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Golden Gate (Jerusalem): Wikis

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The Golden Gate or Sha'ar Harachamim in the 1890s
The Golden Gate in 2007
A closer view of the Golden Gate in May 2009.

The Golden Gate, as it is called in Christian literature, is the oldest of the current gates in Jerusalem's Old City Walls. According to Jewish tradition, the Shekhinah (שכינה) (Divine Presence) used to appear through this gate, and will appear again when the Messiah comes (Ezekiel 44:1–3) and a new gate replaces the present one; that is why Jews used to pray for mercy at the former gate at this location.[1] Hence the name Sha'ar Harachamim (שער הרחמים), the Gate of Mercy. In Christian apocryphal texts, the gate was the scene of a meeting between the parents of Mary, so that Joachim and Anne Meeting at the Golden Gate became a standard subject in cycles depicting the Life of the Virgin. In Arabic, it is known as the Gate of Eternal Life. In ancient times, the gate was known as the Beautiful Gate.

Remains of a much older gate dating to the times of the Second Jewish Temple were found.[2] The present one was probably built in the 520s CE, as part of Justinian I's building program in Jerusalem, on top of the ruins of the earlier gate in the wall. An alternate theory holds that it was built in the later part of the 7th century by Byzantine artisans employed by the Umayyad khalifs.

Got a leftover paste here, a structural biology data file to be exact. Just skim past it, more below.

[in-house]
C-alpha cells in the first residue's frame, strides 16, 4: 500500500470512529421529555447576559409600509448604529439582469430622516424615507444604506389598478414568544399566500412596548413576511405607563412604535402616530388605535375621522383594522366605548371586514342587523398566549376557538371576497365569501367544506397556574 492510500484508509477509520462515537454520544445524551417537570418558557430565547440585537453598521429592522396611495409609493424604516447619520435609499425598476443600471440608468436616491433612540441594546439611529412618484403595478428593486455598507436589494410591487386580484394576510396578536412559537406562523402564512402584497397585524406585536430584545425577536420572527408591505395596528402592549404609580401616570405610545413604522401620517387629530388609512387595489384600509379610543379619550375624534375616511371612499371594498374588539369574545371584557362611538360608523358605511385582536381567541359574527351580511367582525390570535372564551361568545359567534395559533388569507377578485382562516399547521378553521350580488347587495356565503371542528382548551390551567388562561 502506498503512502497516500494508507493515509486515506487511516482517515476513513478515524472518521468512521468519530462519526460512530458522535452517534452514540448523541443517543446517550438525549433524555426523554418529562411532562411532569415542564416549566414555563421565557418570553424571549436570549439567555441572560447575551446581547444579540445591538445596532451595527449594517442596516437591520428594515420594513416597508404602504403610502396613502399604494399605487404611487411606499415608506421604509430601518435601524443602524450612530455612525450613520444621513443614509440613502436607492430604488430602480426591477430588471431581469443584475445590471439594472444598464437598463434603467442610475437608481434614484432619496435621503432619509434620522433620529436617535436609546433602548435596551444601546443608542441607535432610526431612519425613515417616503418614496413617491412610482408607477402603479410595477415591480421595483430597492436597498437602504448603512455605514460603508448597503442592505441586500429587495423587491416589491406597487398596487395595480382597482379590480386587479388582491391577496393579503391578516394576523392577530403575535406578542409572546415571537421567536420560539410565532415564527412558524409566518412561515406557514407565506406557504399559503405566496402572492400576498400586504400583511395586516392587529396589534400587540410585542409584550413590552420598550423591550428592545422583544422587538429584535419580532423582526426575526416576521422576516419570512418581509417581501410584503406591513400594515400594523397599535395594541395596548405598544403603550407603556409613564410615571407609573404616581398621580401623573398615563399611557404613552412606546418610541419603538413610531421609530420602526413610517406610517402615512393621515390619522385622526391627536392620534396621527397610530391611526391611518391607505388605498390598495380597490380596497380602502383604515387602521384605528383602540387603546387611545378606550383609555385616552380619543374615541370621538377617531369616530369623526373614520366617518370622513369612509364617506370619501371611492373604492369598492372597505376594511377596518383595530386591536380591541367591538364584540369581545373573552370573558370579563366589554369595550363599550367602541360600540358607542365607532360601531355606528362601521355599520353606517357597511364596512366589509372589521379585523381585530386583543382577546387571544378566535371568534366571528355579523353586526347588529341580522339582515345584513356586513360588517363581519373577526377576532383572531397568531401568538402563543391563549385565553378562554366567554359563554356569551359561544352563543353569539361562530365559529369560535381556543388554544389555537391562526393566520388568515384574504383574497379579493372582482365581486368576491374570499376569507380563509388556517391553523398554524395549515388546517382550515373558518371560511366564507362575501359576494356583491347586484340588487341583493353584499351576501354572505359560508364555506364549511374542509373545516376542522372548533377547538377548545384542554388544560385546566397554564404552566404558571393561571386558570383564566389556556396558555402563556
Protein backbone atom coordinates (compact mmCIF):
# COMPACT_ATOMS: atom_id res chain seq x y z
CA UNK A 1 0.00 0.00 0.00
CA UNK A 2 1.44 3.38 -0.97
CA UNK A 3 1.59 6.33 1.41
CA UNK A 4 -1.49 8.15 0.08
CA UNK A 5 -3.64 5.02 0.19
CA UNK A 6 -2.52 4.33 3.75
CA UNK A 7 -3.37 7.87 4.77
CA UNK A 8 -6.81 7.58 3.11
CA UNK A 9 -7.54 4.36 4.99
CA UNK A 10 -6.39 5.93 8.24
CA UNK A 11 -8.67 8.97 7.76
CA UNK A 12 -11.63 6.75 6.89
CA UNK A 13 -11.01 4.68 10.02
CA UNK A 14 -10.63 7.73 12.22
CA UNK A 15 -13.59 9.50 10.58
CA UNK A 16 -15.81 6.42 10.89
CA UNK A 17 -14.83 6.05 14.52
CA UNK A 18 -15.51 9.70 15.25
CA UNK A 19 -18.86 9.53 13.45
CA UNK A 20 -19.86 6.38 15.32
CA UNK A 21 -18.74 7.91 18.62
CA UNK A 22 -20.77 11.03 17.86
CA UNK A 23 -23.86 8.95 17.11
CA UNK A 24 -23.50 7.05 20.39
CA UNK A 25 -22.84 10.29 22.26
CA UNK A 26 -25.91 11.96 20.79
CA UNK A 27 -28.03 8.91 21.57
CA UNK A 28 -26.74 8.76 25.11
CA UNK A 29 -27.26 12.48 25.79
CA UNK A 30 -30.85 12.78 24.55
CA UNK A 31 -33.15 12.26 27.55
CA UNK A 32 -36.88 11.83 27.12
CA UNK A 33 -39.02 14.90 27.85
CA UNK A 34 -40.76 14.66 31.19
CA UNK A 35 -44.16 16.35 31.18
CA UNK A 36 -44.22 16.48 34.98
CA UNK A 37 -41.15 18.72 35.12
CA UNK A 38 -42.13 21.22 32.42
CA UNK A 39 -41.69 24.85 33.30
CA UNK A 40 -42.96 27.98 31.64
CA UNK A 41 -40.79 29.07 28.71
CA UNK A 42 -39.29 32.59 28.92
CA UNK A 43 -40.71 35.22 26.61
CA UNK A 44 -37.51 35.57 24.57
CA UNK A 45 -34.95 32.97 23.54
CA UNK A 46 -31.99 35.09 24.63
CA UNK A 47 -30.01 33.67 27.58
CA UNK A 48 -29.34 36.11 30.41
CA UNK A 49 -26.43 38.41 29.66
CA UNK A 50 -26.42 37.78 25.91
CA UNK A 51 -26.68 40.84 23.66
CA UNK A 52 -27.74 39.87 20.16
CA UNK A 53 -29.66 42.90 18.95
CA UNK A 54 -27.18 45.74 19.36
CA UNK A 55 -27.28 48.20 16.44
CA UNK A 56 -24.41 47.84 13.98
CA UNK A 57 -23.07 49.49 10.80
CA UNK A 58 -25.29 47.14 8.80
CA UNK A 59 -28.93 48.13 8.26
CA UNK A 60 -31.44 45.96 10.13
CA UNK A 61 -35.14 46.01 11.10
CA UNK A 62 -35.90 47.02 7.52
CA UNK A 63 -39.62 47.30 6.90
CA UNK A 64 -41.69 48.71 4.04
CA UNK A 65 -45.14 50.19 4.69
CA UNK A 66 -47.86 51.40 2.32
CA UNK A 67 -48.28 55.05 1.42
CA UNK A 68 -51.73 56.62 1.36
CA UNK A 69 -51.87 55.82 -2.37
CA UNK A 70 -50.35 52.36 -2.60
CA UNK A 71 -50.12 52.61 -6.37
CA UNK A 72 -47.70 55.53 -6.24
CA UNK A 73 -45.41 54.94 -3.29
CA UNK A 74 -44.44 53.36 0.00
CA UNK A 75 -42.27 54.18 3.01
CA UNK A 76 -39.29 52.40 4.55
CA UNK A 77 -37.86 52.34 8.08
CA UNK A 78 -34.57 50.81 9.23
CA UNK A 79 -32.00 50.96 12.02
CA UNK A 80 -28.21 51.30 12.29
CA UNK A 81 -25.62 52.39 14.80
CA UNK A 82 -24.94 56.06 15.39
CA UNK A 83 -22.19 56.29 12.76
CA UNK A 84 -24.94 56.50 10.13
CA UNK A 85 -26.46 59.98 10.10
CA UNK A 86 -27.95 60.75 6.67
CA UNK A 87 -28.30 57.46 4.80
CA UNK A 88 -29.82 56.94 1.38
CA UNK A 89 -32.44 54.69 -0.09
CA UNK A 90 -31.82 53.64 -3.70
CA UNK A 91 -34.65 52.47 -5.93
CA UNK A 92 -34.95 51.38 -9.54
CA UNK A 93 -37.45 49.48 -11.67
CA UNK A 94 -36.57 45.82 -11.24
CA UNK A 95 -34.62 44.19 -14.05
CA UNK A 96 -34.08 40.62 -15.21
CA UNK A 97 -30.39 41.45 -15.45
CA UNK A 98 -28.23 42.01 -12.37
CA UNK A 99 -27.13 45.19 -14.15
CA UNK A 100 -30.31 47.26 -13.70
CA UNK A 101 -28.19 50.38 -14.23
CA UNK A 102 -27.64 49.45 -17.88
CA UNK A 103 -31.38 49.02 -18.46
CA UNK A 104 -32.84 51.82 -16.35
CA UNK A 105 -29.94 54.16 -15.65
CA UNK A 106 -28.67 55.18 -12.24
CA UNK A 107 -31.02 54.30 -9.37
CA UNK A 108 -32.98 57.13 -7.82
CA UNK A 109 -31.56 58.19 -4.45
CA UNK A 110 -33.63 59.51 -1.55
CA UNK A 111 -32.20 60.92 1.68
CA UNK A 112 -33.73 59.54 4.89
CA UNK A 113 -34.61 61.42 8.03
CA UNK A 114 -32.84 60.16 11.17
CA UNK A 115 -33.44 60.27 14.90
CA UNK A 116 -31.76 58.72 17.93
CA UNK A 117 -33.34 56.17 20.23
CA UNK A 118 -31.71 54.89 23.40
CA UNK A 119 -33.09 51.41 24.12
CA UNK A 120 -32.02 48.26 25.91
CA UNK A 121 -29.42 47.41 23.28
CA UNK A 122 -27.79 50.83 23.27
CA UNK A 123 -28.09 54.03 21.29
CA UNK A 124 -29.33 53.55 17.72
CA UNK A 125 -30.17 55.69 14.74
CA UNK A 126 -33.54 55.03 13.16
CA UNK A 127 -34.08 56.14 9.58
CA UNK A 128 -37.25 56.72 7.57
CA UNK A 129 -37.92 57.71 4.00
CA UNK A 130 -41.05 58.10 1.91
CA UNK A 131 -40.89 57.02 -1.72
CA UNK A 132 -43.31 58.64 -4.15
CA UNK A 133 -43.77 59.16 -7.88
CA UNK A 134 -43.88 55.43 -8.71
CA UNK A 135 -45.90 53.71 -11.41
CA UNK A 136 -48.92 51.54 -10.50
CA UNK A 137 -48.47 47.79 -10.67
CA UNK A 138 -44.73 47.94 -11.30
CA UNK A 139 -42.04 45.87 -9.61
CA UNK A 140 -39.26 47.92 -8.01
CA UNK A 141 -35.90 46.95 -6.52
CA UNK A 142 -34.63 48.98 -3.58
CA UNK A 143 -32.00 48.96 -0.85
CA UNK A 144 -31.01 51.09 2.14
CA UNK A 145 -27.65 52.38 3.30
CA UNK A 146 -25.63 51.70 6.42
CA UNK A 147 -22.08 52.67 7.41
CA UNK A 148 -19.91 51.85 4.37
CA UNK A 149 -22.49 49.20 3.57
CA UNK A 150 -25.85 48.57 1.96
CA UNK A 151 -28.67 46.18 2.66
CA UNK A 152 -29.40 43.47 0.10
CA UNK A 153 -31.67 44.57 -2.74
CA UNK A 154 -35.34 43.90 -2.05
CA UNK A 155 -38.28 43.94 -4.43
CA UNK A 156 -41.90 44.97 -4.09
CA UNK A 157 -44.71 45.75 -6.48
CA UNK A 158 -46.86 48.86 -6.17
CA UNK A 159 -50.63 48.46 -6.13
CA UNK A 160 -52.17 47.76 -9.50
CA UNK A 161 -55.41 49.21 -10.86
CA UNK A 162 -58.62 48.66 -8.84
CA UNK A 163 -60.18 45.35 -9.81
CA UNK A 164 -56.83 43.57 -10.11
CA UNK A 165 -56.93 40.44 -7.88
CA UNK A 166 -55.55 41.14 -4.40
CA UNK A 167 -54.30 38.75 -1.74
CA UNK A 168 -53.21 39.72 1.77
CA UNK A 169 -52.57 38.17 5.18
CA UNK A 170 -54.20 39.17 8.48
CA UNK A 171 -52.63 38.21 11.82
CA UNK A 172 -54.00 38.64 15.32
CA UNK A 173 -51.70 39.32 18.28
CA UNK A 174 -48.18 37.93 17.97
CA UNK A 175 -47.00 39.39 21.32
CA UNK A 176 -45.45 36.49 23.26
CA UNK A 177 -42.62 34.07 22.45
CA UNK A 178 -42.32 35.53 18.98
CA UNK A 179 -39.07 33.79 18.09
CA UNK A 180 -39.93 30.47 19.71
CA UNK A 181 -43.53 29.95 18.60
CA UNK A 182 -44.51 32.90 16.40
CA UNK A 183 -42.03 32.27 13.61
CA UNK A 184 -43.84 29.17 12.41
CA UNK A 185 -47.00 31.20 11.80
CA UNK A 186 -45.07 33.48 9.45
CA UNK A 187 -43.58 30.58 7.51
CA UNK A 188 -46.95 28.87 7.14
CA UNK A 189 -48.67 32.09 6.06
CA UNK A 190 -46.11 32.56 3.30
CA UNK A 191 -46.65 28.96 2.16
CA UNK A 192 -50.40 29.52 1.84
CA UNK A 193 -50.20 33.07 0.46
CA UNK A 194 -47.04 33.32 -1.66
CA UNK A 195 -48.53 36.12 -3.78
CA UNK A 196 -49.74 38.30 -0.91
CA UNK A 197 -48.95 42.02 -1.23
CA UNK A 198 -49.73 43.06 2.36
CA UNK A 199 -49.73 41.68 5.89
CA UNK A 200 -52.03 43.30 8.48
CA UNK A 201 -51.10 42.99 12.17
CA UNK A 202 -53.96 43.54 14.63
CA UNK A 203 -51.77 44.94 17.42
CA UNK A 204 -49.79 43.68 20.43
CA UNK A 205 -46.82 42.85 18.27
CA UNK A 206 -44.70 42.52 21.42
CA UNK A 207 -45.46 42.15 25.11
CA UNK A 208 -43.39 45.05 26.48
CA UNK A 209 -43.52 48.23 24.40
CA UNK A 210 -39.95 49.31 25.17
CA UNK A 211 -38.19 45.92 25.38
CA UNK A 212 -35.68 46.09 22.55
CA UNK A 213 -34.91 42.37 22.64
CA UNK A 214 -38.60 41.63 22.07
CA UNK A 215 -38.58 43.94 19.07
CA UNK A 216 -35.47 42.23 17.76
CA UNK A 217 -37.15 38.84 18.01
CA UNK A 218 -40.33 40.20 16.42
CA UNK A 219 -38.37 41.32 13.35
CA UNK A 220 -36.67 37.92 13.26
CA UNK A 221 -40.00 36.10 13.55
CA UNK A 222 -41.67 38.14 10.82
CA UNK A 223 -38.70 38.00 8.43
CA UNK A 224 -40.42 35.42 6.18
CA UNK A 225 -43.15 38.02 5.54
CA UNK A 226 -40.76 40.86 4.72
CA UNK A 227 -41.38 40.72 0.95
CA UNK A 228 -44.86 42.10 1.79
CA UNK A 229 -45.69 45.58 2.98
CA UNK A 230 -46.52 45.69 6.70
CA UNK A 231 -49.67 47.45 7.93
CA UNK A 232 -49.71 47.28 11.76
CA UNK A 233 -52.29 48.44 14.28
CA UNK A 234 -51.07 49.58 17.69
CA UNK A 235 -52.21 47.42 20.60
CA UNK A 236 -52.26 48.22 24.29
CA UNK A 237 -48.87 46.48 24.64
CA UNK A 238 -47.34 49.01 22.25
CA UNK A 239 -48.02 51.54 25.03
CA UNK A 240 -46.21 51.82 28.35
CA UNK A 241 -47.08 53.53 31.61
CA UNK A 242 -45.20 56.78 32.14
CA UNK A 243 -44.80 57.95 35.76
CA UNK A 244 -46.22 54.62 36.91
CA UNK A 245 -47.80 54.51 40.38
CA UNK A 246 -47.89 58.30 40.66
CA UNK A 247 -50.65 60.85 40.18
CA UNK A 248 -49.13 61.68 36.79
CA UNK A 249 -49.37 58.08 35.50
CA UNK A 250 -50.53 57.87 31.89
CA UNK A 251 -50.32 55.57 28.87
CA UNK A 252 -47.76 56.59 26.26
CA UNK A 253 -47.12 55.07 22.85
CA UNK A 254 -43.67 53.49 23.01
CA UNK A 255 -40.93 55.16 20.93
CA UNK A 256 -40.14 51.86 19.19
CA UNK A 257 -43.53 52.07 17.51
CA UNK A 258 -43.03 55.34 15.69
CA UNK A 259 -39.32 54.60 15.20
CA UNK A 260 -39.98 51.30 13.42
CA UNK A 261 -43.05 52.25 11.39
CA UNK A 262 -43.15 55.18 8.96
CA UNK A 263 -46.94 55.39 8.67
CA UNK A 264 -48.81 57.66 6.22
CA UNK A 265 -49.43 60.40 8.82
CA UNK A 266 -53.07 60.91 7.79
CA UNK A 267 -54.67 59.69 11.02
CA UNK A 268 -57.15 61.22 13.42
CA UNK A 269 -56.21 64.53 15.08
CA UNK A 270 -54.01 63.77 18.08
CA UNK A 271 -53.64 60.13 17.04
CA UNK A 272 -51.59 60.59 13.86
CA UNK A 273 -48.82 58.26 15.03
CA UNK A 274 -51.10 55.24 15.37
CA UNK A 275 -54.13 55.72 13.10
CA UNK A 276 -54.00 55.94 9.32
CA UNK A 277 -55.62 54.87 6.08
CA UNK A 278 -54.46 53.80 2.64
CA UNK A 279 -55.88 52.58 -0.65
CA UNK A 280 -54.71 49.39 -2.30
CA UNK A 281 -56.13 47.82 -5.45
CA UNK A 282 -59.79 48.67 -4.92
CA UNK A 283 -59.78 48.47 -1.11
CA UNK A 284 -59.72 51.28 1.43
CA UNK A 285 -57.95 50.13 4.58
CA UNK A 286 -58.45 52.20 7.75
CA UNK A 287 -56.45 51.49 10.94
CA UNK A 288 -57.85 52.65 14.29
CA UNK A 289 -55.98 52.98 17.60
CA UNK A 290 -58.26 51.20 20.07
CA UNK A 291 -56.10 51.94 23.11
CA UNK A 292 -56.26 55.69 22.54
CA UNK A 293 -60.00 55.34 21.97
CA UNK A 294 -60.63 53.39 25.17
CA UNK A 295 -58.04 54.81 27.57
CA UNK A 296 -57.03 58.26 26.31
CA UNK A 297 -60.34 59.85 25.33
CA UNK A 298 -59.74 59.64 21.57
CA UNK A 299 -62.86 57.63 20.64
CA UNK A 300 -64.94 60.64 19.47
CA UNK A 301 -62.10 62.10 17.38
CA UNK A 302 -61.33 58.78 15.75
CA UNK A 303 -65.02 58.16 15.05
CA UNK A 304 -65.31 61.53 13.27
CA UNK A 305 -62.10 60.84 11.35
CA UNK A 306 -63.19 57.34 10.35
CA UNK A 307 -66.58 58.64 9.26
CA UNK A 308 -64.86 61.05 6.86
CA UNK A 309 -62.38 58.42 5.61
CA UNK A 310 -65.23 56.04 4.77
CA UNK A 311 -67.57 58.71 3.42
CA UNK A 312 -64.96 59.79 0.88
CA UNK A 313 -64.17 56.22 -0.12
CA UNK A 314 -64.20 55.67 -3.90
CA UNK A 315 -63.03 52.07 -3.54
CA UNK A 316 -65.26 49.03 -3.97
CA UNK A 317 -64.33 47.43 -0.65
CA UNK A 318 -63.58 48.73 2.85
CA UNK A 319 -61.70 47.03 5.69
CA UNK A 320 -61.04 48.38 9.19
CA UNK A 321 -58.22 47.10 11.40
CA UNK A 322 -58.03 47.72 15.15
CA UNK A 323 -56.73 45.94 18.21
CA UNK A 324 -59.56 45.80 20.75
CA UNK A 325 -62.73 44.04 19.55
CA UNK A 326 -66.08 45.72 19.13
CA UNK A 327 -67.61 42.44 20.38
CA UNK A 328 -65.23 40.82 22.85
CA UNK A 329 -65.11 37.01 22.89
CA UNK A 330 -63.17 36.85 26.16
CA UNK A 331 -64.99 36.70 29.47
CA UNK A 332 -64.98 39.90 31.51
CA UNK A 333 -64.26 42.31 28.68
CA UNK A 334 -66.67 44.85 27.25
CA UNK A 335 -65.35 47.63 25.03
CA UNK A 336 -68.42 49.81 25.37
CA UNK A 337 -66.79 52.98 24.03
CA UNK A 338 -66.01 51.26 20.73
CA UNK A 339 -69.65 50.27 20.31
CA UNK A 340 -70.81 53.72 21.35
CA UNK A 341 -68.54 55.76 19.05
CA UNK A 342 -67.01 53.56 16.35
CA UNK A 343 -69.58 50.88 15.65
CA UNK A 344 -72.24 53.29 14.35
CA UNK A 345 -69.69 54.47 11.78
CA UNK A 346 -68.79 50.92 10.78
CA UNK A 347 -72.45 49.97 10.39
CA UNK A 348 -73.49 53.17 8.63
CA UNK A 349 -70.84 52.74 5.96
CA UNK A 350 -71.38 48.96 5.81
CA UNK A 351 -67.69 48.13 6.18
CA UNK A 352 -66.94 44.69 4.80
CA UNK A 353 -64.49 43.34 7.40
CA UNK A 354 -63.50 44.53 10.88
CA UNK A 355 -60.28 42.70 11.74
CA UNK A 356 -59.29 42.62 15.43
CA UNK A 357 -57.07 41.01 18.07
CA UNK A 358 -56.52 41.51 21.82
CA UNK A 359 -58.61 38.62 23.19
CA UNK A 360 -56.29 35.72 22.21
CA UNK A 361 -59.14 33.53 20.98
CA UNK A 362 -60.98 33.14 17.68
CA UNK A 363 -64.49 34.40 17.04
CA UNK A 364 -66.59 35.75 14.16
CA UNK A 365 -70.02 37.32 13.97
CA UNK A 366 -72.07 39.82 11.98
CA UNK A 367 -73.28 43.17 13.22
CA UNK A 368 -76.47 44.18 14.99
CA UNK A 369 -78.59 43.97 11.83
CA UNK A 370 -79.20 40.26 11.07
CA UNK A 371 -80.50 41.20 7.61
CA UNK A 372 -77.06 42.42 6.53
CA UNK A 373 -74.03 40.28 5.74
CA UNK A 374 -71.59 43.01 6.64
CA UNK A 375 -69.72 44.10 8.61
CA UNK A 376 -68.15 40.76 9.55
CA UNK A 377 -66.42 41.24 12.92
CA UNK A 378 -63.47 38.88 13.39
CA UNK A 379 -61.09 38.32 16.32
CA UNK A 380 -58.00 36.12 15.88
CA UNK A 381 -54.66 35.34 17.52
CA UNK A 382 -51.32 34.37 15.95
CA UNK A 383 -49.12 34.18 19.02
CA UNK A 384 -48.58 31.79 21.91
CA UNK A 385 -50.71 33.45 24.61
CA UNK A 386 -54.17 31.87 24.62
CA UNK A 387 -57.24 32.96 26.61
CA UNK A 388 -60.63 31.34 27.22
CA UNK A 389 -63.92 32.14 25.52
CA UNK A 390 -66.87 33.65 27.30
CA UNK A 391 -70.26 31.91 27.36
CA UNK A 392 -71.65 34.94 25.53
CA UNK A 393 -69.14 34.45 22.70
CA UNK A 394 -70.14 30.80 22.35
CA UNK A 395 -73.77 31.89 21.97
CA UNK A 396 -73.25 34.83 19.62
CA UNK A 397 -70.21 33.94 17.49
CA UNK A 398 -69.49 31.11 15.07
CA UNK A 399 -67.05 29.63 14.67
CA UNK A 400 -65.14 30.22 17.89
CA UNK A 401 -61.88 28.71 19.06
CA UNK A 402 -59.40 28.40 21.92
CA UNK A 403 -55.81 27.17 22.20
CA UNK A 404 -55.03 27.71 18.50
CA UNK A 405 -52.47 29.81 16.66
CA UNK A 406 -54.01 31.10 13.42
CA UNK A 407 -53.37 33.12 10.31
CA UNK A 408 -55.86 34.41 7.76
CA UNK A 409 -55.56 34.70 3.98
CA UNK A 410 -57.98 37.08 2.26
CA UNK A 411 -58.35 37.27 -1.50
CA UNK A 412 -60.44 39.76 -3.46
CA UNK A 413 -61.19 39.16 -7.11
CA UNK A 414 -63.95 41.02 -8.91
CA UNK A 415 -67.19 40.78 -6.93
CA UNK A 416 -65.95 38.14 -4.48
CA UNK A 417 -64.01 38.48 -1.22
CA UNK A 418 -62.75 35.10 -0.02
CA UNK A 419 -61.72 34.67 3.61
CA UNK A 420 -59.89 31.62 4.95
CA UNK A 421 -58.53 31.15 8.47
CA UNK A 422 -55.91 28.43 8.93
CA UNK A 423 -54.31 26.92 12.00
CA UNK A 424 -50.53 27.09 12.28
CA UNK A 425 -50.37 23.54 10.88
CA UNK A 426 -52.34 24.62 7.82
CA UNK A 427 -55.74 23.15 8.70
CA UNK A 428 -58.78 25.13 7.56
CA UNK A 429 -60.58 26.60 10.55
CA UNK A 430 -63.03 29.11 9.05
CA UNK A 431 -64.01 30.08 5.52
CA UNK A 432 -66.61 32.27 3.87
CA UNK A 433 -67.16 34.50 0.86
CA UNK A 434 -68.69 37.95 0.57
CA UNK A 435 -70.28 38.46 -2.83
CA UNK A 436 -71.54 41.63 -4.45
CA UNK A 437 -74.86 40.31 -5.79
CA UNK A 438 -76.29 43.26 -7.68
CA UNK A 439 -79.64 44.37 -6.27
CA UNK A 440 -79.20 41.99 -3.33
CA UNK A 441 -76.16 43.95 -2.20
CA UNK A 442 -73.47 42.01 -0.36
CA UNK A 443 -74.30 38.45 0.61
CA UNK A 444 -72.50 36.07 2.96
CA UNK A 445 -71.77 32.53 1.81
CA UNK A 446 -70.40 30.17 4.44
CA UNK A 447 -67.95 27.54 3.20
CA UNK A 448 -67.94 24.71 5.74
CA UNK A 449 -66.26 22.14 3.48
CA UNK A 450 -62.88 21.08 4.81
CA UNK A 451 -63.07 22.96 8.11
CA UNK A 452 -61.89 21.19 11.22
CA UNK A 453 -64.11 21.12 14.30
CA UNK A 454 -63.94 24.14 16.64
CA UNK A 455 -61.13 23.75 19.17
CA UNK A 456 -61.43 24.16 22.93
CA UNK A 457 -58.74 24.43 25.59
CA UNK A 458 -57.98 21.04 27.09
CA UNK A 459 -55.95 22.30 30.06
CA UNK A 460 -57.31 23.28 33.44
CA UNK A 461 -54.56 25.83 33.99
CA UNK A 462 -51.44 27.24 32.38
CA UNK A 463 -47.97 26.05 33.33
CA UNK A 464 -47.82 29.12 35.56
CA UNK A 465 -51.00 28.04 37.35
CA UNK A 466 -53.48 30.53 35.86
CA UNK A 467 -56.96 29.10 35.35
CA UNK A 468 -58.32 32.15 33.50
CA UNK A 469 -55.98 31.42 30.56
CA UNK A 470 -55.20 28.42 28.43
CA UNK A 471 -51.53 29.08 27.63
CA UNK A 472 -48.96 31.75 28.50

The gate is located in the middle of the eastern side of the Temple Mount. The portal in this position was believed to have been used for ritual purposes in biblical times.

In Jewish tradition, this is the gate through which the Messiah will enter Jerusalem. Ottoman Sultan Suleiman I sealed off the Golden Gate in 1541 to prevent the Messiah's entrance. The Muslims also built a cemetery in front of the gate, in the belief that the precursor to the Messiah, Elijah, would not be able to pass through, since he is a Kohen. This belief is erroneous because a Kohen is permitted to enter a cemetery in which primarily non-Jews are buried.

The Golden Gate is one of the few sealed gates in Jerusalem's Old City Walls, along with the Huldah Gates, and a small Biblical and Crusader-era postern located several stories above ground on the southern side of the eastern wall.

References

Coordinates: 31°46′44″N 35°14′13″E / 31.77889°N 35.23694°E / 31.77889; 35.23694

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